What to do in Christchurch: your post-quake guide

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After two weeks on-the-ground research in Christchurch recently– Lonely Planet's third visit since the February 2011 earthquake – we’re confident the city is one of New Zealand’s bravest and most resilient communities.

Our latest visit was unlike any other Lonely Planet research gig, with virtually all of the bars, cafes and restaurants recommended in our 2010 New Zealand guidebook no longer open. But amid the occasional uncertainty of aftershocks, Christchurch is re-emerging as one of NZ’s most exciting cities.

If you’re heading to the South Island of New Zealand, definitely spend a few days in the city. There’s still plenty to do, and you’ll be supporting the new businesses inspiring Christchurch’s renaissance.

Note that there is considerable demand for Christchurch accommodation, and booking ahead is strongly recommended. The city has been experiencing aftershocks, though latest reports suggest they could be (finally) moving away from the city;  keep up-to-date with the latest info at christchurchnz.com.

Welcome to SoMo

Dubbed SoMo, the area 'South of Moorhouse Ave' is Christchurch’s most dynamic neighbourhood. Addington features the urban chic of the Addington Coffee Co-op, while Simo’s Deli serves excellent North African street food.

Related article: Christchurch revival: why New Zealand's comeback city is a must-see for 2013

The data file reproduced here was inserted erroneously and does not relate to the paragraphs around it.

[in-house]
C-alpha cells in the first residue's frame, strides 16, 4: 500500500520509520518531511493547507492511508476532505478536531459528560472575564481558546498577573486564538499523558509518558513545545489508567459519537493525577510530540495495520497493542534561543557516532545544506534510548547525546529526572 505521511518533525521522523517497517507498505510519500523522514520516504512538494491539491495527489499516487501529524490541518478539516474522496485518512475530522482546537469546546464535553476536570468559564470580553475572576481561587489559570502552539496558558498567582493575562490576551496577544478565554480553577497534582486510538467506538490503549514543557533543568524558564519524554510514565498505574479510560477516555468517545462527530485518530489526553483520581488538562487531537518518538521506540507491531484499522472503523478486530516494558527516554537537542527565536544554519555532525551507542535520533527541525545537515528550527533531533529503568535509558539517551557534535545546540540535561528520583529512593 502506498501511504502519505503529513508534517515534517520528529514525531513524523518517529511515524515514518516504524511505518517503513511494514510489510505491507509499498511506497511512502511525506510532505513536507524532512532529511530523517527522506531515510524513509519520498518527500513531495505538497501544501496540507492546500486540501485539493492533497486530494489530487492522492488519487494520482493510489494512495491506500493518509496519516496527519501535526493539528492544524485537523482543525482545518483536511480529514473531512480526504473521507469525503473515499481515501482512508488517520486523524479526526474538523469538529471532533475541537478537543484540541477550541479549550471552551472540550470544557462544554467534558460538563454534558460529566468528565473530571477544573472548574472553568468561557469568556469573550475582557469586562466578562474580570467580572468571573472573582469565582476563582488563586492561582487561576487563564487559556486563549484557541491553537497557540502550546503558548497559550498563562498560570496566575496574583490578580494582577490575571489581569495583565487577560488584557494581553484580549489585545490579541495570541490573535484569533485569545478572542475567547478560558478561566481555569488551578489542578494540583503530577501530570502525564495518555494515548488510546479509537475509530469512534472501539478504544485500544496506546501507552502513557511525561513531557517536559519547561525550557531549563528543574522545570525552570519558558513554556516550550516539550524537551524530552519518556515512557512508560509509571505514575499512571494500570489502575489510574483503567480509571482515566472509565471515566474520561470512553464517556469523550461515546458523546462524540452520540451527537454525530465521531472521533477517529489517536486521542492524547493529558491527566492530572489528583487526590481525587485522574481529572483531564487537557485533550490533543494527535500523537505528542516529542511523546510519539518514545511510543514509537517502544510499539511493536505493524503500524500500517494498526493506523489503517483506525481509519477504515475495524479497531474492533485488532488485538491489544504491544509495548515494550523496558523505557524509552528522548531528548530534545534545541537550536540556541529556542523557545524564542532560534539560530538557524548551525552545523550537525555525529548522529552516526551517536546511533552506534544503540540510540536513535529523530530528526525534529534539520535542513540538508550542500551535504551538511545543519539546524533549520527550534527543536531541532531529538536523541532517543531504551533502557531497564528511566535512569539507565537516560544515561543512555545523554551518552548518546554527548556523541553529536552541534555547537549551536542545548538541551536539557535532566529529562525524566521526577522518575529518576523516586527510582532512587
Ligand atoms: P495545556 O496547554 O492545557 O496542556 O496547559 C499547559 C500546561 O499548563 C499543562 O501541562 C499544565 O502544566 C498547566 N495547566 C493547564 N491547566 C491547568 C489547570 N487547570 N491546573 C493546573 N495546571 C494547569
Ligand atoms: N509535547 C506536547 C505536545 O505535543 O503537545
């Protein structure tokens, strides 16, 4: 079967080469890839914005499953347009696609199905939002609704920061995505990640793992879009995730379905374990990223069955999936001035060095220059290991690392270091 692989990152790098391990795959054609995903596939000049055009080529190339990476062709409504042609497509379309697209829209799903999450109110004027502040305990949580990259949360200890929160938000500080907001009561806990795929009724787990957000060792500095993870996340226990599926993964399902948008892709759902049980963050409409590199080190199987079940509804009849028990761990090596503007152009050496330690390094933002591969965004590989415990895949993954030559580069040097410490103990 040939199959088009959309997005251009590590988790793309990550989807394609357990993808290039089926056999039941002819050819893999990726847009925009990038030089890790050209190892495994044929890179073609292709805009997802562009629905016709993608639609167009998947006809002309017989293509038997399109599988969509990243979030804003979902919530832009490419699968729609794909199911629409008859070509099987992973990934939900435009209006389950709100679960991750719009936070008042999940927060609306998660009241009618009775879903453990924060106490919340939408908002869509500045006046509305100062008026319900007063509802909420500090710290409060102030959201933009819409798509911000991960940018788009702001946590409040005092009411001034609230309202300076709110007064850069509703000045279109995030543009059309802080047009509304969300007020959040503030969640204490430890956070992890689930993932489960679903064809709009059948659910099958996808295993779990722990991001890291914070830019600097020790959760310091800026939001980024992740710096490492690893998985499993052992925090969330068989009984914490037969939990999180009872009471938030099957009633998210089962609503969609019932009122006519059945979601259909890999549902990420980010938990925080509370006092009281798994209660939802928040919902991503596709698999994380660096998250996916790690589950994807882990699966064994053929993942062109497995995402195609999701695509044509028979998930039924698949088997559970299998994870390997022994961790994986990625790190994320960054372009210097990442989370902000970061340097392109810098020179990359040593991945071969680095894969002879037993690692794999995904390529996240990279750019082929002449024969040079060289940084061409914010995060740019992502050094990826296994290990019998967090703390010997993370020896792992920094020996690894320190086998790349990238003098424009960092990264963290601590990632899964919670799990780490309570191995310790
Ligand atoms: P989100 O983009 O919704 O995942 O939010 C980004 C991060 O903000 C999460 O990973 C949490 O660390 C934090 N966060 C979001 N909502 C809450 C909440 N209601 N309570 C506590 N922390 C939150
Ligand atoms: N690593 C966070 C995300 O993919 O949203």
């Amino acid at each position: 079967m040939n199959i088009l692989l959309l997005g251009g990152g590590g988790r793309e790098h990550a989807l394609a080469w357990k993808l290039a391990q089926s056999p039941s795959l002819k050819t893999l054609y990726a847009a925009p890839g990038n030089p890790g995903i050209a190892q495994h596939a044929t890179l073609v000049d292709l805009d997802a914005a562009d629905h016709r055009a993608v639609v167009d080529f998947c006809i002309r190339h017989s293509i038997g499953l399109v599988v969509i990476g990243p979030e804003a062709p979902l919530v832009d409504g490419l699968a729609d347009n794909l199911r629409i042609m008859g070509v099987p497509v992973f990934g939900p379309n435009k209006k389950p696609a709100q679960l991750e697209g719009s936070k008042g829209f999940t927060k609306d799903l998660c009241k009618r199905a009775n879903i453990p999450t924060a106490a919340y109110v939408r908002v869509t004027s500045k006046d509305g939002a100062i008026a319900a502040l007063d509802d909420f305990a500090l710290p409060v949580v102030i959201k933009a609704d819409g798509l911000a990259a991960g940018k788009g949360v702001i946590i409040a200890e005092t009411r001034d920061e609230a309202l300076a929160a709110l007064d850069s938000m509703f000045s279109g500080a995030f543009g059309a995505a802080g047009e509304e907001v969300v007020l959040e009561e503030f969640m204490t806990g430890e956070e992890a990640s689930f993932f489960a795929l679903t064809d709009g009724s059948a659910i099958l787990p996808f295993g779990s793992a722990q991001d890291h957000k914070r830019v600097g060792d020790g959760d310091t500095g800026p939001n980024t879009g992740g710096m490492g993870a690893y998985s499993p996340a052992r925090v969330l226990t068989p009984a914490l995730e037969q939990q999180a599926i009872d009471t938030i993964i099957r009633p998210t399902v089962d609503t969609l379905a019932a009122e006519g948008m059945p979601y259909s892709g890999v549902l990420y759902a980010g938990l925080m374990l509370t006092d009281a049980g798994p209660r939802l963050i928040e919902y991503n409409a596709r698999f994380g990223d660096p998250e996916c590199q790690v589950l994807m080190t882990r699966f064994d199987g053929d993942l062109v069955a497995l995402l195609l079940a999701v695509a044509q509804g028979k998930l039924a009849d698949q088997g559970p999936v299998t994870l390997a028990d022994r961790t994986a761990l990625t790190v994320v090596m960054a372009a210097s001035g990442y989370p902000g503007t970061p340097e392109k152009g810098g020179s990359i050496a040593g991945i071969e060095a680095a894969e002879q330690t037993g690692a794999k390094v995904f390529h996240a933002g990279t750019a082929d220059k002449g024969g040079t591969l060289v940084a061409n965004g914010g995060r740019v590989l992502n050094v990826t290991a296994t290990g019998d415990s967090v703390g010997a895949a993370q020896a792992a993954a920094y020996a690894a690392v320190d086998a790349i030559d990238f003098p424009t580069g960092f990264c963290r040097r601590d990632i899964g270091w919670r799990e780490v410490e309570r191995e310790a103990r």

Addington is also the city’s new hub for live entertainment. Christchurch’s iconic Court Theatre has relocated into a restored warehouse and Dux Live has opened as a music venue. Look forward to a combination of beers from the Dux de Lux microbrewery and local and overseas acts. From April 2012, rugby fans can watch Christchurch’s beloved Crusaders at their new home ground in Addington.

To the west in Sydenham, the Honeypot Café and Burgers & Beer are both popular refugees from the still-closed Central Business District (CBD), and we’ve also heard rumours of new restaurants and arthouse cinemas opening up nearby. Across in Addington, the buzz is about the planned redevelopment of the Wood’s Mill heritage building as a hip bar and restaurant precinct.

Shipping container chic

Pop-up shipping-container shopping centre in Cashel St. Image by Brett Atkinson.

Who knew there were so many uses for a shipping container? While the city’s rebuild is carefully planned, the humble container has emerged as a funky option to kick-start Christchurch’s retail and hospitality sectors.

Bringing commercial life back to the fringe of the CBD, the RE:Start development showcases almost 30 retailers in a colourful labyrinth on Cashel Mall. Iconic Christchurch shops like Scorpio Books and Johnson’s Grocery have been joined by New Zealand’s best designers; free wi-fi and robust coffee from alfresco cafes are other essential distractions.

Later at night the shipping container action shifts to bars like Revival – complete with its own Middle Eastern food truck – and Cargo in Addington. Elsewhere in a rapidly changing city, you might see containers being used as hip street corner Thai restaurants or funky Japanese noodle bars.

Christchurch’s new social hubs

While the beleaguered CBD remains shuttered behind the Red Zone cordon, other establishments are emerging as essential socialising hubs for Christchurch locals. For the best coffee in town, head to the Addington Coffee Co-op or the cool Black Betty perched on the edge of High St, the city’s former hip shopping precinct. More grungy is the bohemian Beat Street Café at 324 Barbadoes St, and for the city’s best brunch grab an alfresco table at Under the Red Veranda.

For a stronger tipple, head to Pomeroy’s Old Brewery Inn, a hoppy shrine to NZ’s great craft beer scene (and home to Christchurch's best pub food), or make the short trek to Woolston and the Cassels & Sons Brewery. For cocktails, wine and tapas, the Volstead Trading Company and The Monday Room are both popular recent additions to the Christchurch bar scene.